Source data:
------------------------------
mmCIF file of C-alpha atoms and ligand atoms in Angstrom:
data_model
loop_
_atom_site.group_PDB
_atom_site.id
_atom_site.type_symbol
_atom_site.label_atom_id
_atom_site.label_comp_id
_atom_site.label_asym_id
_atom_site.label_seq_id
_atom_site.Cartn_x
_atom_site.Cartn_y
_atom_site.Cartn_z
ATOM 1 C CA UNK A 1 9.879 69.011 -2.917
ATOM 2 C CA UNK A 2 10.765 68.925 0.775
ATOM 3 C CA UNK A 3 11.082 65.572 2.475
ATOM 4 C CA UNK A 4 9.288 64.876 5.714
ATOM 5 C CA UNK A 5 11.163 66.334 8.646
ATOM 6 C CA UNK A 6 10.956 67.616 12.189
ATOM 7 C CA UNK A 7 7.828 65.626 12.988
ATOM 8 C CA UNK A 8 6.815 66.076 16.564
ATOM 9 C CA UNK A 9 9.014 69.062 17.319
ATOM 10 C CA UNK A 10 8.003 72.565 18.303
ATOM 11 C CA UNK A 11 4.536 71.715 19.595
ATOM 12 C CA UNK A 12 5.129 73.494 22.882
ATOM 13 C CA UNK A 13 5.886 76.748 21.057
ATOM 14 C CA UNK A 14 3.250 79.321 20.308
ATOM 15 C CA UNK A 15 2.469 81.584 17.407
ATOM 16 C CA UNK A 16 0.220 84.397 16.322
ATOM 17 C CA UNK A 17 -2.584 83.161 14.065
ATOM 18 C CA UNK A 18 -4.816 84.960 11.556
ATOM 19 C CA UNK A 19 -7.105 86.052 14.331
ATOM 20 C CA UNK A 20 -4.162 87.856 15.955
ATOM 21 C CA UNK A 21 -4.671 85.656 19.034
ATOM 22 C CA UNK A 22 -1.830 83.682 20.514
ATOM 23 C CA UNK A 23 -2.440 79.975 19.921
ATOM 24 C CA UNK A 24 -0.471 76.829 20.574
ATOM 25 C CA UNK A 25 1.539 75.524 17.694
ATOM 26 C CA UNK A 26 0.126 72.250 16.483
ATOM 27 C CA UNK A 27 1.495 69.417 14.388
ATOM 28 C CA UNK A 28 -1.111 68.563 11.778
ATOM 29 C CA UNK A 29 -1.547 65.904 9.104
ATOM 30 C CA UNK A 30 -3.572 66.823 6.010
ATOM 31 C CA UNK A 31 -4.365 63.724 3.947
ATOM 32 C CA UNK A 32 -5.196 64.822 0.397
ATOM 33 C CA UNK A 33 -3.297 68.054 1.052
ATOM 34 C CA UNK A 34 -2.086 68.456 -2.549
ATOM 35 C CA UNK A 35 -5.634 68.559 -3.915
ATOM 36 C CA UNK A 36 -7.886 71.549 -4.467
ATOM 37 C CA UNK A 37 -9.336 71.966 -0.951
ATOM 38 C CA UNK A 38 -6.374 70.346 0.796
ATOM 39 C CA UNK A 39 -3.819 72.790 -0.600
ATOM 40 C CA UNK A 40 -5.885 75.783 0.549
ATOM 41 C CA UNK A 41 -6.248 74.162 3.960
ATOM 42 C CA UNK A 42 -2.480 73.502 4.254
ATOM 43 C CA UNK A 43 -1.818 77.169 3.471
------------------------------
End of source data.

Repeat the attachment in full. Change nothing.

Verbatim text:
mmCIF file of C-alpha atoms and ligand atoms in Angstrom:
data_model
loop_
_atom_site.group_PDB
_atom_site.id
_atom_site.type_symbol
_atom_site.label_atom_id
_atom_site.label_comp_id
_atom_site.label_asym_id
_atom_site.label_seq_id
_atom_site.Cartn_x
_atom_site.Cartn_y
_atom_site.Cartn_z
ATOM 1 C CA UNK A 1 9.879 69.011 -2.917
ATOM 2 C CA UNK A 2 10.765 68.925 0.775
ATOM 3 C CA UNK A 3 11.082 65.572 2.475
ATOM 4 C CA UNK A 4 9.288 64.876 5.714
ATOM 5 C CA UNK A 5 11.163 66.334 8.646
ATOM 6 C CA UNK A 6 10.956 67.616 12.189
ATOM 7 C CA UNK A 7 7.828 65.626 12.988
ATOM 8 C CA UNK A 8 6.815 66.076 16.564
ATOM 9 C CA UNK A 9 9.014 69.062 17.319
ATOM 10 C CA UNK A 10 8.003 72.565 18.303
ATOM 11 C CA UNK A 11 4.536 71.715 19.595
ATOM 12 C CA UNK A 12 5.129 73.494 22.882
ATOM 13 C CA UNK A 13 5.886 76.748 21.057
ATOM 14 C CA UNK A 14 3.250 79.321 20.308
ATOM 15 C CA UNK A 15 2.469 81.584 17.407
ATOM 16 C CA UNK A 16 0.220 84.397 16.322
ATOM 17 C CA UNK A 17 -2.584 83.161 14.065
ATOM 18 C CA UNK A 18 -4.816 84.960 11.556
ATOM 19 C CA UNK A 19 -7.105 86.052 14.331
ATOM 20 C CA UNK A 20 -4.162 87.856 15.955
ATOM 21 C CA UNK A 21 -4.671 85.656 19.034
ATOM 22 C CA UNK A 22 -1.830 83.682 20.514
ATOM 23 C CA UNK A 23 -2.440 79.975 19.921
ATOM 24 C CA UNK A 24 -0.471 76.829 20.574
ATOM 25 C CA UNK A 25 1.539 75.524 17.694
ATOM 26 C CA UNK A 26 0.126 72.250 16.483
ATOM 27 C CA UNK A 27 1.495 69.417 14.388
ATOM 28 C CA UNK A 28 -1.111 68.563 11.778
ATOM 29 C CA UNK A 29 -1.547 65.904 9.104
ATOM 30 C CA UNK A 30 -3.572 66.823 6.010
ATOM 31 C CA UNK A 31 -4.365 63.724 3.947
ATOM 32 C CA UNK A 32 -5.196 64.822 0.397
ATOM 33 C CA UNK A 33 -3.297 68.054 1.052
ATOM 34 C CA UNK A 34 -2.086 68.456 -2.549
ATOM 35 C CA UNK A 35 -5.634 68.559 -3.915
ATOM 36 C CA UNK A 36 -7.886 71.549 -4.467
ATOM 37 C CA UNK A 37 -9.336 71.966 -0.951
ATOM 38 C CA UNK A 38 -6.374 70.346 0.796
ATOM 39 C CA UNK A 39 -3.819 72.790 -0.600
ATOM 40 C CA UNK A 40 -5.885 75.783 0.549
ATOM 41 C CA UNK A 41 -6.248 74.162 3.960
ATOM 42 C CA UNK A 42 -2.480 73.502 4.254
ATOM 43 C CA UNK A 43 -1.818 77.169 3.471